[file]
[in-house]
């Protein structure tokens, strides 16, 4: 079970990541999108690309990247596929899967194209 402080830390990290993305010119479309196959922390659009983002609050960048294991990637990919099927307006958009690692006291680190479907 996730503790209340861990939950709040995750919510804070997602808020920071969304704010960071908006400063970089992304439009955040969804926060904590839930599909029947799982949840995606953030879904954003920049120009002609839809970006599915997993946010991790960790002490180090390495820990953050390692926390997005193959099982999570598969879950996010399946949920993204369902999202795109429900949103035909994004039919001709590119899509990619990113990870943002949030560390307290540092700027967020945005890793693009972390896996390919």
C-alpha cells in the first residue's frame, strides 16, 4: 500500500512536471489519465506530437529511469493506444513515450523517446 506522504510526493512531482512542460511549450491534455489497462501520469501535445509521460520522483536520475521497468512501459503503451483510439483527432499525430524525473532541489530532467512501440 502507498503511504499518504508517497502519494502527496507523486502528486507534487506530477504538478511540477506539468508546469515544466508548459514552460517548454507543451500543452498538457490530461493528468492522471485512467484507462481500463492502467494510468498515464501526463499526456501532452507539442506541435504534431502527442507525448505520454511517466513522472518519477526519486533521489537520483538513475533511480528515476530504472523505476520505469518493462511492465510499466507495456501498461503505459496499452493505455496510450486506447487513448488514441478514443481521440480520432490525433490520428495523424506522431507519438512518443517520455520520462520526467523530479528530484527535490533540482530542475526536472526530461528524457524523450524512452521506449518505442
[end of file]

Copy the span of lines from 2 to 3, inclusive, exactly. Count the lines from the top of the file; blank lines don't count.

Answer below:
């Protein structure tokens, strides 16, 4: 079970990541999108690309990247596929899967194209 402080830390990290993305010119479309196959922390659009983002609050960048294991990637990919099927307006958009690692006291680190479907 996730503790209340861990939950709040995750919510804070997602808020920071969304704010960071908006400063970089992304439009955040969804926060904590839930599909029947799982949840995606953030879904954003920049120009002609839809970006599915997993946010991790960790002490180090390495820990953050390692926390997005193959099982999570598969879950996010399946949920993204369902999202795109429900949103035909994004039919001709590119899509990619990113990870943002949030560390307290540092700027967020945005890793693009972390896996390919």
C-alpha cells in the first residue's frame, strides 16, 4: 500500500512536471489519465506530437529511469493506444513515450523517446 506522504510526493512531482512542460511549450491534455489497462501520469501535445509521460520522483536520475521497468512501459503503451483510439483527432499525430524525473532541489530532467512501440 502507498503511504499518504508517497502519494502527496507523486502528486507534487506530477504538478511540477506539468508546469515544466508548459514552460517548454507543451500543452498538457490530461493528468492522471485512467484507462481500463492502467494510468498515464501526463499526456501532452507539442506541435504534431502527442507525448505520454511517466513522472518519477526519486533521489537520483538513475533511480528515476530504472523505476520505469518493462511492465510499466507495456501498461503505459496499452493505455496510450486506447487513448488514441478514443481521440480520432490525433490520428495523424506522431507519438512518443517520455520520462520526467523530479528530484527535490533540482530542475526536472526530461528524457524523450524512452521506449518505442